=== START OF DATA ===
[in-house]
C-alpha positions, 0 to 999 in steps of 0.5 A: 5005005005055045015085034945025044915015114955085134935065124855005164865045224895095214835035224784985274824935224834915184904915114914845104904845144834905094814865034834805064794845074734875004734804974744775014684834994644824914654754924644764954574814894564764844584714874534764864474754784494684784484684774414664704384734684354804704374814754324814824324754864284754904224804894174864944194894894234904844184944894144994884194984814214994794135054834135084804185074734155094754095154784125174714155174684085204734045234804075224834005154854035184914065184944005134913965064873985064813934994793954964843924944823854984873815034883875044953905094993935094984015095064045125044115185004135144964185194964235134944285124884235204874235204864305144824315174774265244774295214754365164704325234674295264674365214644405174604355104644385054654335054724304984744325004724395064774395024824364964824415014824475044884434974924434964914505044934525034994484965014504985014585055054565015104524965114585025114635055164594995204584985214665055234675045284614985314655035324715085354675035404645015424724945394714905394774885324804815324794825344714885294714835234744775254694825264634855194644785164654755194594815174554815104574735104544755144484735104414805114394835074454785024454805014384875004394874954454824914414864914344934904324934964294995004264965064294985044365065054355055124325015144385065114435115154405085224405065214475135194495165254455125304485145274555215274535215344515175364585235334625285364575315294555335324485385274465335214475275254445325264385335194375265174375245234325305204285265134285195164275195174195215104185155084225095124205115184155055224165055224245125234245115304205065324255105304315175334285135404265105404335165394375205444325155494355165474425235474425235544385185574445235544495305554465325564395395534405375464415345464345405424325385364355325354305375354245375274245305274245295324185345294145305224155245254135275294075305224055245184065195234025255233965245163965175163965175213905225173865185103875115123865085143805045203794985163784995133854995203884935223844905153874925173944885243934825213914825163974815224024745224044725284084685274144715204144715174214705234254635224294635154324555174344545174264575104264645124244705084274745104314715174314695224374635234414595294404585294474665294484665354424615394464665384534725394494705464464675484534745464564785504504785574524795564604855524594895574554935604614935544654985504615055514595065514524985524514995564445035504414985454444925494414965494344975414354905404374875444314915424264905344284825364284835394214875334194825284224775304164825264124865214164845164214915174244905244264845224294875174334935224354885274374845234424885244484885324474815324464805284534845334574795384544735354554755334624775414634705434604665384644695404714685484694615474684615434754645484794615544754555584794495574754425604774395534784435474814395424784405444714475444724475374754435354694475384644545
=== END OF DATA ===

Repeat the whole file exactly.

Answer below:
[in-house]
C-alpha positions, 0 to 999 in steps of 0.5 A: 5005005005055045015085034945025044915015114955085134935065124855005164865045224895095214835035224784985274824935224834915184904915114914845104904845144834905094814865034834805064794845074734875004734804974744775014684834994644824914654754924644764954574814894564764844584714874534764864474754784494684784484684774414664704384734684354804704374814754324814824324754864284754904224804894174864944194894894234904844184944894144994884194984814214994794135054834135084804185074734155094754095154784125174714155174684085204734045234804075224834005154854035184914065184944005134913965064873985064813934994793954964843924944823854984873815034883875044953905094993935094984015095064045125044115185004135144964185194964235134944285124884235204874235204864305144824315174774265244774295214754365164704325234674295264674365214644405174604355104644385054654335054724304984744325004724395064774395024824364964824415014824475044884434974924434964914505044934525034994484965014504985014585055054565015104524965114585025114635055164594995204584985214665055234675045284614985314655035324715085354675035404645015424724945394714905394774885324804815324794825344714885294714835234744775254694825264634855194644785164654755194594815174554815104574735104544755144484735104414805114394835074454785024454805014384875004394874954454824914414864914344934904324934964294995004264965064294985044365065054355055124325015144385065114435115154405085224405065214475135194495165254455125304485145274555215274535215344515175364585235334625285364575315294555335324485385274465335214475275254445325264385335194375265174375245234325305204285265134285195164275195174195215104185155084225095124205115184155055224165055224245125234245115304205065324255105304315175334285135404265105404335165394375205444325155494355165474425235474425235544385185574445235544495305554465325564395395534405375464415345464345405424325385364355325354305375354245375274245305274245295324185345294145305224155245254135275294075305224055245184065195234025255233965245163965175163965175213905225173865185103875115123865085143805045203794985163784995133854995203884935223844905153874925173944885243934825213914825163974815224024745224044725284084685274144715204144715174214705234254635224294635154324555174344545174264575104264645124244705084274745104314715174314695224374635234414595294404585294474665294484665354424615394464665384534725394494705464464675484534745464564785504504785574524795564604855524594895574554935604614935544654985504615055514595065514524985524514995564445035504414985454444925494414965494344975414354905404374875444314915424264905344284825364284835394214875334194825284224775304164825264124865214164845164214915174244905244264845224294875174334935224354885274374845234424885244484885324474815324464805284534845334574795384544735354554755334624775414634705434604665384644695404714685484694615474684615434754645484794615544754555584794495574754425604774395534784435474814395424784405444714475444724475374754435354694475384644545